I Am AAPC: Theresa Harvey, CPC-A
- By Lee Fifield
- In career growth
- February 1, 2023
- No Comments
In 2015 I learned about the medical coding profession after being in customer service for several years. I was a call center supervisor, as well as a freelance seamstress. In one of my client fittings, I had expressed that I needed a career change. Customer service was not rewarding and designing and sewing dresses was no longer enjoyable or sustainable.
That client happened to be a medical coder. Occasionally I would meet her at her job (the VA hospital) for lunch and to drop off alterations, but I never really knew what she did. One day, I asked her to explain what she did for a living.
Taking My Lumps
This was my official introduction to medical coding. It sounded interesting, and my client and I agreed that my detailed and meticulous method of working would be transferable to becoming a good coder. So, when my contract ended at the call center, I went full speed ahead in pursuit of becoming a medical coder.
I enrolled in a medical billing and coding program at a private school in my hometown. I was extremely excited. My future seemed brighter, and I could see myself doing well in this role and my life changing for the better. Sadly, my excitement slowly dwindled away. I was (kind of) being taught medical terminology, ICD-9-CM, and Medisoft to prepare me for certification. The instructor gave me and the other students a library of photocopies and told us this was an independent study course and that we needed to get used to doing a lot of reading.
I shared my experience with my coder client, and I could hear her concern as she asked about the curriculum, the books, and the instructor’s credentials. Three weeks into the training, I realized the software and books were outdated. As you have no doubt surmised, this was not a successful outcome. But it was not exactly a waste of time, either. The experience only confirmed my interest in medical coding, and I wasn’t going to let it deter me from my goal.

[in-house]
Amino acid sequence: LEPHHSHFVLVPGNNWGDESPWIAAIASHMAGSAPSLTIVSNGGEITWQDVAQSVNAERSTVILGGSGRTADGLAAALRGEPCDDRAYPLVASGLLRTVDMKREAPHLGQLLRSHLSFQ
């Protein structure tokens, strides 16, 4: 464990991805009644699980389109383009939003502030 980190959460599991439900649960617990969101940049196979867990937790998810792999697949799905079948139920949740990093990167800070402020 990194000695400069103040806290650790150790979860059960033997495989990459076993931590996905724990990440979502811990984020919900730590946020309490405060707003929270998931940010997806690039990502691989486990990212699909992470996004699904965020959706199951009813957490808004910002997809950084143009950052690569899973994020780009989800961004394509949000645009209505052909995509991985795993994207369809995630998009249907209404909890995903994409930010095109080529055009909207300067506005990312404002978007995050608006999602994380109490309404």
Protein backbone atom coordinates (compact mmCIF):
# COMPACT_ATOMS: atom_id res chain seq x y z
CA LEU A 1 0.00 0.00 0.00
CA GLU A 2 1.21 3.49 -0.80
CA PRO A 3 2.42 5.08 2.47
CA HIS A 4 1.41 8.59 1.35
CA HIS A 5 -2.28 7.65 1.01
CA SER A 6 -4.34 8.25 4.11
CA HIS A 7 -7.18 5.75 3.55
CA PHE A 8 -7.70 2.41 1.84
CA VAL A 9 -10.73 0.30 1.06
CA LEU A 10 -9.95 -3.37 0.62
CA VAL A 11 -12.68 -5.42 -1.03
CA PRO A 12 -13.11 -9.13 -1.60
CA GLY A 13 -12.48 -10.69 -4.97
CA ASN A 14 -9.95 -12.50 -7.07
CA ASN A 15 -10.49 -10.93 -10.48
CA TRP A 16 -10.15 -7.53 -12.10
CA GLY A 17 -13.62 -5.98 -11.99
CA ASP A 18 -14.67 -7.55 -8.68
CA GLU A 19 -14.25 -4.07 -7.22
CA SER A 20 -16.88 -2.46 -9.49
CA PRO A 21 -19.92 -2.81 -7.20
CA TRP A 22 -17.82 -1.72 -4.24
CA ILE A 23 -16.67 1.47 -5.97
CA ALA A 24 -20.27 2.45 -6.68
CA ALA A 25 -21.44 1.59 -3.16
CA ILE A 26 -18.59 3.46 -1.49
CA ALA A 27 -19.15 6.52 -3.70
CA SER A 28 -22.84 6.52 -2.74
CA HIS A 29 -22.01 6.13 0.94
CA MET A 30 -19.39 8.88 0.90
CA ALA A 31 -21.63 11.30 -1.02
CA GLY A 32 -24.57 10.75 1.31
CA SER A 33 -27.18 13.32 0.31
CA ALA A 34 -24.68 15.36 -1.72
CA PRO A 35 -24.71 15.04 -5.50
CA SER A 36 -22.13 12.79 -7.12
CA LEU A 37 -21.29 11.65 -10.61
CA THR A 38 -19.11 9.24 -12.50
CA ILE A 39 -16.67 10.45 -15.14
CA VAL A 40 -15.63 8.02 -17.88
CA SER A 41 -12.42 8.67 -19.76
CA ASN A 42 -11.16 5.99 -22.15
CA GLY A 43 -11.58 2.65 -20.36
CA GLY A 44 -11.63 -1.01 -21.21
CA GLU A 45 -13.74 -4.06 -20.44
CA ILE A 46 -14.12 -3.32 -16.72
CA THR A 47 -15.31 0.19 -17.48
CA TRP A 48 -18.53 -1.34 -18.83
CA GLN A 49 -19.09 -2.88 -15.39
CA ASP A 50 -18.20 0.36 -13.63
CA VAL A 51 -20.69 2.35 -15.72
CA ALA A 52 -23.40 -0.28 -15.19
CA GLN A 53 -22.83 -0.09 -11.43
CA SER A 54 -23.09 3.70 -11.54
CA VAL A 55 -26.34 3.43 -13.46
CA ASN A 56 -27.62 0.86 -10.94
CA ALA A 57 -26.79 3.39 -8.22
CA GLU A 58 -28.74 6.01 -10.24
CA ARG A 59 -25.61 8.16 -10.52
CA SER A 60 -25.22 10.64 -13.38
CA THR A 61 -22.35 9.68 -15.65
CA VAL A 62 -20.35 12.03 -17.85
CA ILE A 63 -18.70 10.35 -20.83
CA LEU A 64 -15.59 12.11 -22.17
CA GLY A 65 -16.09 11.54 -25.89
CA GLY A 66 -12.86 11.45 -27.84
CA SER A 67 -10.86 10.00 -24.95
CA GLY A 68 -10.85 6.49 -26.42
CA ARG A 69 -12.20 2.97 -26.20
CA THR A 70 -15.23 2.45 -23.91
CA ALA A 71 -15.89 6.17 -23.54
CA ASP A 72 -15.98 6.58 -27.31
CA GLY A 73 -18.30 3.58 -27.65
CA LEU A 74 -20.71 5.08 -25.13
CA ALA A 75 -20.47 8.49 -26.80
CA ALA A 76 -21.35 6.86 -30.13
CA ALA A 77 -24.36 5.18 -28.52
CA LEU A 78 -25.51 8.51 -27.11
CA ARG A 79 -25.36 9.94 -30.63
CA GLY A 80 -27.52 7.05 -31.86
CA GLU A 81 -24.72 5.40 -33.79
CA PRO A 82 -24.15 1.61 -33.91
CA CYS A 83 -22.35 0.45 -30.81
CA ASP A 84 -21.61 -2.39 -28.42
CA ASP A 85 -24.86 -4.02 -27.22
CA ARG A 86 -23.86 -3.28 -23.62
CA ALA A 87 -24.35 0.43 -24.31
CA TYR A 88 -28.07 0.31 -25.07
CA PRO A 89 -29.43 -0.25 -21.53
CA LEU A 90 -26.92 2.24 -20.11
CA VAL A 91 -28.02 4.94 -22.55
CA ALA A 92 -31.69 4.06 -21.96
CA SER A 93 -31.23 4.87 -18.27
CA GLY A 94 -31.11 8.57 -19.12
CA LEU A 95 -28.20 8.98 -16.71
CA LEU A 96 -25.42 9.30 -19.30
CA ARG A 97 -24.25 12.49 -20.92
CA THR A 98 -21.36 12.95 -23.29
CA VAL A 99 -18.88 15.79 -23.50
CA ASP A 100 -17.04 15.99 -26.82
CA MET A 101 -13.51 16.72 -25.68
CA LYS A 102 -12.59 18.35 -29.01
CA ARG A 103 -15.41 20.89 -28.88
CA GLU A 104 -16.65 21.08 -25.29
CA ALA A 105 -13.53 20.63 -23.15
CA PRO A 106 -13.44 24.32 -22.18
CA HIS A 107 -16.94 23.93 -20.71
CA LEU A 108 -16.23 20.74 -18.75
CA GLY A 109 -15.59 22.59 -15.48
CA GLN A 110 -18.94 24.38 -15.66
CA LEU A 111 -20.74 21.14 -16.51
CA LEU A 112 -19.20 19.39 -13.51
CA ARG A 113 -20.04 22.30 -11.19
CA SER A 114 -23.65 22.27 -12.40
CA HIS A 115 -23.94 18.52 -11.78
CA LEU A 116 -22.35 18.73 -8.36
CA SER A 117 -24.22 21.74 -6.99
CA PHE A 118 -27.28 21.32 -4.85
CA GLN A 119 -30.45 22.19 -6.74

By 2018 I was still in pursuit of my goal. I was able to secure a grant that year and, after sufficient research, joined a new medical coding program at the community college. Exam day came soon enough. Six hours and 40 minutes later, I was too mentally drained to cry. I knew I didn’t pass. I thought that the program was not long enough and that there was something missing, but I couldn’t put my finger on it. I continued to study but failed my second attempt, as well.
Finding My Way
Fast-forward to 2021. I registered for AAPC’s Certified Professional Coder (CPC®) program, including medical terminology, anatomy, and physiology, and although I failed my first exam attempt, I was too close to be defeated. I extended the course for another three months and put myself on house arrest one month prior to the exam date because I knew this time the problem wasn’t the program — it was the student. I took a deep look into my past study and social habits and shut it all down to focus on my future. That approach and attitude worked, and I finally passed on my fourth attempt!
I had so many personal challenges on the road to becoming credentialed. But through the stress and tears I remained faithful, hopeful, and committed. The challenge now is landing a professional coder position; however, I plan to keep the same energy and efforts and, God willing, I’ll be back to write about my successes. For those of you thinking about throwing in the towel, I hope my story inspires you to keep trying. Don’t give up!
We want to feature you in Healthcare Business Monthly! Tell us in fewer than 500 words why you became a member of AAPC, how your AAPC credentials have helped you in your career, and the best part of being an AAPC member. Send your story and a digital photo of yourself to firstname.lastname@example.org.
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